While conversations about property often turn to overcapitalising, the idea of undercapitalising doesn’t get much airtime.
Overcapitalisation means too much money has been spent on a home. Take, for example, a four-bedroom house on a street that typically sells for $600-700K. Someone buys it for $500K and immediately spends $300K on making it way too lavish and big. That money probably won’t be redeemed.
If too much money is spent renovating what was an already expensive property to buy, there is a risk of overcapitalising.
On the other hand, undercapitalising is when the value of a home ends up falling below what the maximum value of a home could be after renovations – and according to Selling Houses Australia host Andrew Winter, it’s easily done.
“Let’s say you live in a street where houses can very easily sell for $1-1.5M [but] you have managed to buy a really tidy, but not great, house for $800-900K,” Winter says. “If you’ve done that, you have glory times ahead, because that means you could, in theory, spend $500-600K on it and at least get your money back in the short term.”
But, he explained, some people who have bought a home in a great location for a bargain price don’t want to spend big on fixing it up.
“[They say to themselves] ‘maybe we’ll fill in the garage, put a carport on and make an extra room and it will be done’,” he says.
“That’s okay sometimes, but if people are prepared to pay the price tag for a certain type of property in a particular street, you’re almost spending money that’s just going to get lost [if you’re renovating to sell] because the house won’t be good enough for the street.”
Is it better to renovate or rebuild? Like any question in real estate, the answer often comes down to location, location, location, says Winter.
“It’s usually to do with the geography of the street, where the street is, the suburb it’s in and the locality,” he explains.
“For example, last year our family bought a home that is in exactly this situation. We bought a really pleasant three-bedroom, single-level, two-bathroom beachside home on the Gold Coast, literally 80m from the beach.”
While this house could use a new driveway, carport and a bit of work, the buyer must assess whether the gains will be worth the spend.
“My wife was saying, ‘It’s really quite nice, we could maybe pop another room on the roof or landscape it better, upgrade the fittings’, but I said, ‘no, that’s a waste of time because somebody will just knock it down’, if it’s not us, then the next person will – so let’s go for it.
“It was in a street where you can get big money, in a suburb where you can get big money. The house that was sitting on it was completely undercapitalised.”
“In our case, [the house] was a perfectly liveable, beautiful beachside home, but it was probably 50% of what a house could sit at in that street, so it meant it was perfectly viable to knock it down, rebuild a beautiful one, and get our money back, plus a bit of profit.”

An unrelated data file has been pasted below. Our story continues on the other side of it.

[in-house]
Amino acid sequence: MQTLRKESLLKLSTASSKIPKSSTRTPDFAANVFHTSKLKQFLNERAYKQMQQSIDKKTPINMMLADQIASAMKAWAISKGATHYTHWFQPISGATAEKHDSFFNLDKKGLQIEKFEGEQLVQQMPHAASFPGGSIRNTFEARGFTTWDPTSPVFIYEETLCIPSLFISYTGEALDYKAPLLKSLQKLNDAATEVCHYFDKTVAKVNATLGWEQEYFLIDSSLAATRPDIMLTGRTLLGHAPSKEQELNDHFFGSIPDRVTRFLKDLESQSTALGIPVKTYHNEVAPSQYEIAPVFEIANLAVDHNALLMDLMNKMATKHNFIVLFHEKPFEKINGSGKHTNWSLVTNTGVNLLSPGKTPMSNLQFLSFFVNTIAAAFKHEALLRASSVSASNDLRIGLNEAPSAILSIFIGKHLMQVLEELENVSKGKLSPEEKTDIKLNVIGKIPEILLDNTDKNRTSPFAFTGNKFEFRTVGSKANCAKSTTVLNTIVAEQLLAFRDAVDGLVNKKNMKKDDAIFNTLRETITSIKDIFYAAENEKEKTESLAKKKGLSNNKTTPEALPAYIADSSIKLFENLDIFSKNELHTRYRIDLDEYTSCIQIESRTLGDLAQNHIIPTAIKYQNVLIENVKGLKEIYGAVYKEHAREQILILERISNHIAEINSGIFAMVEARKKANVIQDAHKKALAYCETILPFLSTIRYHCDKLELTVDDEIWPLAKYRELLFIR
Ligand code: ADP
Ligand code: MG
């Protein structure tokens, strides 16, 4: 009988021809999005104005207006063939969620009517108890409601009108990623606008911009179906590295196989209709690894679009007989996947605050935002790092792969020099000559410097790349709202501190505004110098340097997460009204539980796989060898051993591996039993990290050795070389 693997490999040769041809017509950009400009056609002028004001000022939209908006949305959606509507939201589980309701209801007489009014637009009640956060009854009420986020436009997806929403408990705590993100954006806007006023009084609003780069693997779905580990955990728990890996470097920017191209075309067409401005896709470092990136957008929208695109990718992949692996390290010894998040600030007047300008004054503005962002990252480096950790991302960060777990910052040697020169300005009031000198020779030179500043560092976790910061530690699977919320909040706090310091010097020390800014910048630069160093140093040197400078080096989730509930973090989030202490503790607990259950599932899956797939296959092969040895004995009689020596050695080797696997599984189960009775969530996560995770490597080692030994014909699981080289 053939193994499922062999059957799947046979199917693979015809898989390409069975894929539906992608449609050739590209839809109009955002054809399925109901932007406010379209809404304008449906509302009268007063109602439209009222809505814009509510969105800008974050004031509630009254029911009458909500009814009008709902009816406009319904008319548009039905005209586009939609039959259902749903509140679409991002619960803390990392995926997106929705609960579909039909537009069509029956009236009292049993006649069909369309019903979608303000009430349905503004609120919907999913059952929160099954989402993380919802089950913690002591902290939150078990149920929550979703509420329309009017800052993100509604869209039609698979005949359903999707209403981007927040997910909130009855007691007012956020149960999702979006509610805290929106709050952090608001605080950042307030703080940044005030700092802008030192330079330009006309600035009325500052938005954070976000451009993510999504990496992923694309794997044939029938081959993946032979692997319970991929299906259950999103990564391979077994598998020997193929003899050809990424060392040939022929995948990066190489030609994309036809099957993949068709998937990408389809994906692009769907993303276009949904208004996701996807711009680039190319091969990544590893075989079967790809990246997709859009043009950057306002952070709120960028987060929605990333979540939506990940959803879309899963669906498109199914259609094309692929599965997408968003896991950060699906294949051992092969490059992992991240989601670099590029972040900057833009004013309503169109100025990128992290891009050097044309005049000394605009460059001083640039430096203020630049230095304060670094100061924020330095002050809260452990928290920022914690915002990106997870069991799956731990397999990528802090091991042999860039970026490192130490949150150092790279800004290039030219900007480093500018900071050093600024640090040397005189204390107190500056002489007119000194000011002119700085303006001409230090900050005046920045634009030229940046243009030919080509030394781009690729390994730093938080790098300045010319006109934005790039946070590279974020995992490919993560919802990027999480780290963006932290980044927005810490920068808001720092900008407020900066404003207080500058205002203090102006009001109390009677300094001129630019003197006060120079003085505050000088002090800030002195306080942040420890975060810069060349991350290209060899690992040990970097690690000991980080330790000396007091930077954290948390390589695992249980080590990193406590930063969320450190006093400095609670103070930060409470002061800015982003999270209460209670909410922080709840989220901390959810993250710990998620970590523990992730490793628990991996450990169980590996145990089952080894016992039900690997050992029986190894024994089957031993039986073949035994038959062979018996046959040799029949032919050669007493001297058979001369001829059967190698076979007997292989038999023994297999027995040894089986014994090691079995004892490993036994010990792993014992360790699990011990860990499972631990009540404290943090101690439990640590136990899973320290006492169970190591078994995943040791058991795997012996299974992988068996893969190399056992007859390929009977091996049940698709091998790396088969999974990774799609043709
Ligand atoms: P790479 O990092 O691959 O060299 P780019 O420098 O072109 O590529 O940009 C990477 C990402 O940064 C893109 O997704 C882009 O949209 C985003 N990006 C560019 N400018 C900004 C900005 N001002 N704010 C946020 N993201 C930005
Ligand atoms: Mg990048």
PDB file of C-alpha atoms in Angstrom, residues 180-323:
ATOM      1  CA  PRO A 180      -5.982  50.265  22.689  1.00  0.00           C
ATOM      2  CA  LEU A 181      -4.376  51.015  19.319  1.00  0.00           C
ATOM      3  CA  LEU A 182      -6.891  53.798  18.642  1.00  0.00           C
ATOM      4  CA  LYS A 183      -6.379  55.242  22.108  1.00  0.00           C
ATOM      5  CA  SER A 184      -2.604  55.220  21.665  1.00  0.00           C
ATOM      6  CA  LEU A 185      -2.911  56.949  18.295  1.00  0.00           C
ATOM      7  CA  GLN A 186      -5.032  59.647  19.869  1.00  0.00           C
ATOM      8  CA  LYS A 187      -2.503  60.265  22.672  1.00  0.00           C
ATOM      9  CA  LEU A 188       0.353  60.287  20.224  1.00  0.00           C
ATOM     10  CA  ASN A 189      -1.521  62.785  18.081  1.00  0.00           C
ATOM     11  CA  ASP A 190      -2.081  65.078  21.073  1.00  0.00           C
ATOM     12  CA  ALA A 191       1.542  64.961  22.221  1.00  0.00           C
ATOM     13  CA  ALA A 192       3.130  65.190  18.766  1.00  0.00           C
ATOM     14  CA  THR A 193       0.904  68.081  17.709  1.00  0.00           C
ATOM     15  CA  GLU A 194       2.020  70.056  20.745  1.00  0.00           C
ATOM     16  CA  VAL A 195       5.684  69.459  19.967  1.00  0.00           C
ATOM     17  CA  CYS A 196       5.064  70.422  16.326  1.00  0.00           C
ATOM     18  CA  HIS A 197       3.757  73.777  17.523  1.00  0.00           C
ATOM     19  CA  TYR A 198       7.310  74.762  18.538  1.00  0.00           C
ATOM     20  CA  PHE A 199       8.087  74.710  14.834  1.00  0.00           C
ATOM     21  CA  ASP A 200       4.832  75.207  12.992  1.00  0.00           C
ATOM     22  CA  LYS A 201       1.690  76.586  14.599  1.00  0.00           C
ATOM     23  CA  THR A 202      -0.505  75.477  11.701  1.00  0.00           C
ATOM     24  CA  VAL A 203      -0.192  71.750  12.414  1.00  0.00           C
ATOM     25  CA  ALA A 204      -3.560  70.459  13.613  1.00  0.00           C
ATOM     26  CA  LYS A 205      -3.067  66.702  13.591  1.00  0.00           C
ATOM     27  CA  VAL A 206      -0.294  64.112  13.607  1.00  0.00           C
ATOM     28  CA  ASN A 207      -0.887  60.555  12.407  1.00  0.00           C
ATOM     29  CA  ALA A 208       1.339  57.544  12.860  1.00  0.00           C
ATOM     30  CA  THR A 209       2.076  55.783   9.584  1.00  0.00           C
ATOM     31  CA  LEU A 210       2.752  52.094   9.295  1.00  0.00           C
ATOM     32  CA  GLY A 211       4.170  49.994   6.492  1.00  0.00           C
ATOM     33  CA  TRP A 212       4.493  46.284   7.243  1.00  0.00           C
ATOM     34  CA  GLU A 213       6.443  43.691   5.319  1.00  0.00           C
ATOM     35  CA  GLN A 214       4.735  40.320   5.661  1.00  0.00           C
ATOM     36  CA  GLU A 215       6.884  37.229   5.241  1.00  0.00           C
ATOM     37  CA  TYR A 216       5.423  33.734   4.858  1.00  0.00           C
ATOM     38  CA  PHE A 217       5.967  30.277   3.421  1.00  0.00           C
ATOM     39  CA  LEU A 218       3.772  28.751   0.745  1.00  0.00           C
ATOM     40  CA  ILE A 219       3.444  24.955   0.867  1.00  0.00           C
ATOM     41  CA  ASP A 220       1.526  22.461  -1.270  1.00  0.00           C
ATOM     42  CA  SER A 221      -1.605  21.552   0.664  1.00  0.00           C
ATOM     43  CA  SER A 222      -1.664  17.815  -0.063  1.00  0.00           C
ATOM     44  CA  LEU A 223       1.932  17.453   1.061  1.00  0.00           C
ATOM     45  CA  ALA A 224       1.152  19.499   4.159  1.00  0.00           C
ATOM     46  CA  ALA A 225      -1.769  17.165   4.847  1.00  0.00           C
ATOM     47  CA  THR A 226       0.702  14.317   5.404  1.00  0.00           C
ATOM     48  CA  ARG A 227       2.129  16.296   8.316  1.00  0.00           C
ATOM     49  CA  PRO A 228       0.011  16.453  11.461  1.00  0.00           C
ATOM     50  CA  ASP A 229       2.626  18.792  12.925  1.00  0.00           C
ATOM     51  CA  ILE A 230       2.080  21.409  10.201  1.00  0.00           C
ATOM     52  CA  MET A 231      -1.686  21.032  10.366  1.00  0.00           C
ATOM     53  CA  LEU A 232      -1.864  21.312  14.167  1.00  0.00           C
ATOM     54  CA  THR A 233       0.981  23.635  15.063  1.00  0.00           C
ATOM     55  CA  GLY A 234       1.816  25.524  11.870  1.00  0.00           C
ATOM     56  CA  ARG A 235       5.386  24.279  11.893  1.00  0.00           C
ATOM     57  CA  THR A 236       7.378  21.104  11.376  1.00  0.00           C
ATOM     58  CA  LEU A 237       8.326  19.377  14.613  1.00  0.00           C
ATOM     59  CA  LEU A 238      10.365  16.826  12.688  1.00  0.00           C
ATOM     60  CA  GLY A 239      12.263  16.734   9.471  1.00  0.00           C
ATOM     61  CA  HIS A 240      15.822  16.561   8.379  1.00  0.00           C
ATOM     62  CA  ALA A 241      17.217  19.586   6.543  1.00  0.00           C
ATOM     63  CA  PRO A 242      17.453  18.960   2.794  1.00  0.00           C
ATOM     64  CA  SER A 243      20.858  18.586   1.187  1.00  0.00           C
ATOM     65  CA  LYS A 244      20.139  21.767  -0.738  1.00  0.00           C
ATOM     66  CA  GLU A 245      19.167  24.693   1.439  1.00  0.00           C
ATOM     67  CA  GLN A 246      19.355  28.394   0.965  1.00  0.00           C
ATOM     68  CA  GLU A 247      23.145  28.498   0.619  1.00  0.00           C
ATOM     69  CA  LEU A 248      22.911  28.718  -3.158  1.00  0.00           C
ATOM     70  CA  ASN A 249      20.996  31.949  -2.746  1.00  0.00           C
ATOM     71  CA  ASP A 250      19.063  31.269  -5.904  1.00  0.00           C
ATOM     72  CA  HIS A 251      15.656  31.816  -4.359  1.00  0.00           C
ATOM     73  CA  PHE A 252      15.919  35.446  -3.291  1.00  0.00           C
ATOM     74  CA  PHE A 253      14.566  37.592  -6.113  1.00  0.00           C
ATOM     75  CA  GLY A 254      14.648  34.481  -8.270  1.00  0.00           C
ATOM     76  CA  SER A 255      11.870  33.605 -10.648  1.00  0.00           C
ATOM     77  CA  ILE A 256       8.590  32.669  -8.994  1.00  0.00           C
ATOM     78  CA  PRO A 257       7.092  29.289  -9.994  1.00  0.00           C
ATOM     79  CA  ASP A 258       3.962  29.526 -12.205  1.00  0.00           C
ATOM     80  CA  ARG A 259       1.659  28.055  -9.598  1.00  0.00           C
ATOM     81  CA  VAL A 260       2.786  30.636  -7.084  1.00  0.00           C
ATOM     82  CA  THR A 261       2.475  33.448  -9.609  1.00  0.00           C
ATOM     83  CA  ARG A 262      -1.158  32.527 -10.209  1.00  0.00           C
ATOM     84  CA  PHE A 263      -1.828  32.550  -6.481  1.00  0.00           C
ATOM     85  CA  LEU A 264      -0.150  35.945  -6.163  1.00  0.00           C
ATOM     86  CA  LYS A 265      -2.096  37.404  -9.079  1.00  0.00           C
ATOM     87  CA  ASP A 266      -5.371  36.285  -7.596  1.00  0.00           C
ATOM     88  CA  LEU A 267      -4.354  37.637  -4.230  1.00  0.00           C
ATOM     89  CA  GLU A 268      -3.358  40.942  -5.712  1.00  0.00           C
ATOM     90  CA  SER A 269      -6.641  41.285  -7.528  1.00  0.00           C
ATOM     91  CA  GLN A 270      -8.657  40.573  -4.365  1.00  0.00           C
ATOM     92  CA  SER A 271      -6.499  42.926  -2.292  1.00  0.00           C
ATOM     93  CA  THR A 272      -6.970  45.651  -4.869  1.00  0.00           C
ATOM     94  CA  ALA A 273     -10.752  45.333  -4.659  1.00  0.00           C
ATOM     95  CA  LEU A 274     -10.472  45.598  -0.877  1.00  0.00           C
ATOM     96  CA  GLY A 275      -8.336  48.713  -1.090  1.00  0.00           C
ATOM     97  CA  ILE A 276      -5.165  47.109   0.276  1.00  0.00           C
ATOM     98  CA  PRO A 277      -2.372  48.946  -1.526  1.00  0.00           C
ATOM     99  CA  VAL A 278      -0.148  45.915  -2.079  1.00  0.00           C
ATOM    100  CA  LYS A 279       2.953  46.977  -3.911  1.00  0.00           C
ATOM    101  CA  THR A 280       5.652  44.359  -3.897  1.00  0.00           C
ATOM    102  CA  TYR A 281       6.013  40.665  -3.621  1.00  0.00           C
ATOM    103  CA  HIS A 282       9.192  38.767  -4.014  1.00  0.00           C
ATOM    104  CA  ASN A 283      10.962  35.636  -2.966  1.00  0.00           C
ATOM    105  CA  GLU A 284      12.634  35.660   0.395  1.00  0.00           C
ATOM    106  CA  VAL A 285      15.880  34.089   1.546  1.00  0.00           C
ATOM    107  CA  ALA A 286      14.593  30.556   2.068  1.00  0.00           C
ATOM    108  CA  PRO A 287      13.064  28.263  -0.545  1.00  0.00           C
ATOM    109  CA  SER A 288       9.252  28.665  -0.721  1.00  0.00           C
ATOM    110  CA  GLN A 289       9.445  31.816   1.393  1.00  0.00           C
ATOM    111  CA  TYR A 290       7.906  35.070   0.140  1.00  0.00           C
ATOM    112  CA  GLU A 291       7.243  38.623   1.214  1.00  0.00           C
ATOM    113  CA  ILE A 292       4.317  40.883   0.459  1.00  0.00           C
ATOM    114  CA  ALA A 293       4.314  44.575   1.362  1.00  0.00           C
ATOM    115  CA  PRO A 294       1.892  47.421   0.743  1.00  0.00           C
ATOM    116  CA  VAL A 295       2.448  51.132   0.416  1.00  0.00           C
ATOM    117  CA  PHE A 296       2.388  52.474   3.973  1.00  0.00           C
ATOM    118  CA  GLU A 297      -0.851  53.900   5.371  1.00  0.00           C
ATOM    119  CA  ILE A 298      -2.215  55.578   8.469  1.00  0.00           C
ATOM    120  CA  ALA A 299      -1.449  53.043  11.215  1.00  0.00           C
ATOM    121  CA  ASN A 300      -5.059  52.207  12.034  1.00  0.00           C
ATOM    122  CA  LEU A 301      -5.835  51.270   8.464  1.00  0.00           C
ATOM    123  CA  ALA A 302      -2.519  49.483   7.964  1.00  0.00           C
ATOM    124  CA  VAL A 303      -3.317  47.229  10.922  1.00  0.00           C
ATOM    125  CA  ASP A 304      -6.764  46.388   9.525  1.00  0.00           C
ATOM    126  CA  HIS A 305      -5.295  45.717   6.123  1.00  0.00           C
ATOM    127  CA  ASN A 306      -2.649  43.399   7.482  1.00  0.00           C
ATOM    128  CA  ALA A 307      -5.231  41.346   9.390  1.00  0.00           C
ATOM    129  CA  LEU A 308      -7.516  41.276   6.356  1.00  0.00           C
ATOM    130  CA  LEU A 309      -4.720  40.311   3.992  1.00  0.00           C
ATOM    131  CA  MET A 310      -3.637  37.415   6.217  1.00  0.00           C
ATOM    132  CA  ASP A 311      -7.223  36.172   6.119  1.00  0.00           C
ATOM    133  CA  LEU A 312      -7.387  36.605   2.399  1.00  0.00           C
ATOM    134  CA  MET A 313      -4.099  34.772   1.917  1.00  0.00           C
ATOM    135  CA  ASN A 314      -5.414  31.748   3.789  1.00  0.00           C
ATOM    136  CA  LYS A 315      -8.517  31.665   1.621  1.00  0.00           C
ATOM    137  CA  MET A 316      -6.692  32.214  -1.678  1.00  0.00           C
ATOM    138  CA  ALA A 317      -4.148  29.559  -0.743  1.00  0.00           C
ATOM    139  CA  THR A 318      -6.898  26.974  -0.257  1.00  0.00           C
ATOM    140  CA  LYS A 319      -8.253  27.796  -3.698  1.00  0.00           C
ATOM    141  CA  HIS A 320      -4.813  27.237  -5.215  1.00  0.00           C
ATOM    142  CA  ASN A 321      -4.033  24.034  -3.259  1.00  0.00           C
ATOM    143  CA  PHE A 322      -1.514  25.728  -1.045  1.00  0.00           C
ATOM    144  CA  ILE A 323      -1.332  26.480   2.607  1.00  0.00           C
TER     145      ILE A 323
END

Understanding how sustainable high prices are is key to knowing how much money to spend on a home, Winter explains.
“There will always be a house in a suburb that hits a benchmark, and you say to yourself, ‘How the hell did it get that much?’ It’s really rare,” he says.
“Everybody wants to sell their house for more than it’s worth, but the truth is, it never really happens. It does happen every now and again, but it only tends to happen in really bizarre areas, where it’s bought by someone where money is not an issue. The properties might have been bought by overseas buyers, have some cache about them or a completely unique element.
“You have got to make sure that the house isn’t just a one-off. If you start to see a pattern forming, that’s a good sign.”
Many cases of undercapitalisation can be found in prime inner-city urban areas, and quite often in popular coastal regional areas, according to Winter.
“Take Victoria for example – you come out 50-100kms from the CBD and houses are getting really good prices because it’s fuelled by Melbourne home buyers,” he says.
“Perth has the same thing with places like Bunbury, where it’s only an hour or two out of town – you can still pick up a really grotty house in a street where someone has got $1M, and you’ve just paid $450K.
“If you spend $150K, you make your basic house just a bit better, and maybe you’ll get $650K for it if you sell. But if you spent double that, you could actually make a big profit.
“Sometimes if you spend $300K you will make $500K, rather than spending $100K and making just $25K,” Winter added.
Mr Winter says it’s important to weigh up the risks when deciding what improvements to make on a home, because it could end up costing you at the end of the transaction. To avoid going in completely blind, there are a few things to consider.
“With freestanding houses, there’s a natural ‘rateable value’, which is the council’s perception of the land value of your home,” he says.
“If this is a massive percentage of your purchase price, then there’s a good chance your building has got very little value. By rights, your land and house should be around 50% [of the purchase price].
“If you buy a block of land for $300K you should at least build a $300K home on it. If you have a piece of land worth $1M, you should be spending $800-900K on a build.”
During the research phase, Winter says it’s a good idea to avoid people who stand to make money at each transaction as they’ll be making suggestions that benefit them financially.
“The answer is to research the area you’re interested in and look at the mix. Are people investing? Are people upgrading? Or are they making the best of [older homes]? You can learn a lot.”
Start by tracking the value of your property. And remember to look at what’s happening in your suburb when deciding on what improvements to make.
This article was originally published on realestate.com.au ‘How to avoid undercapitalising when renovating your home’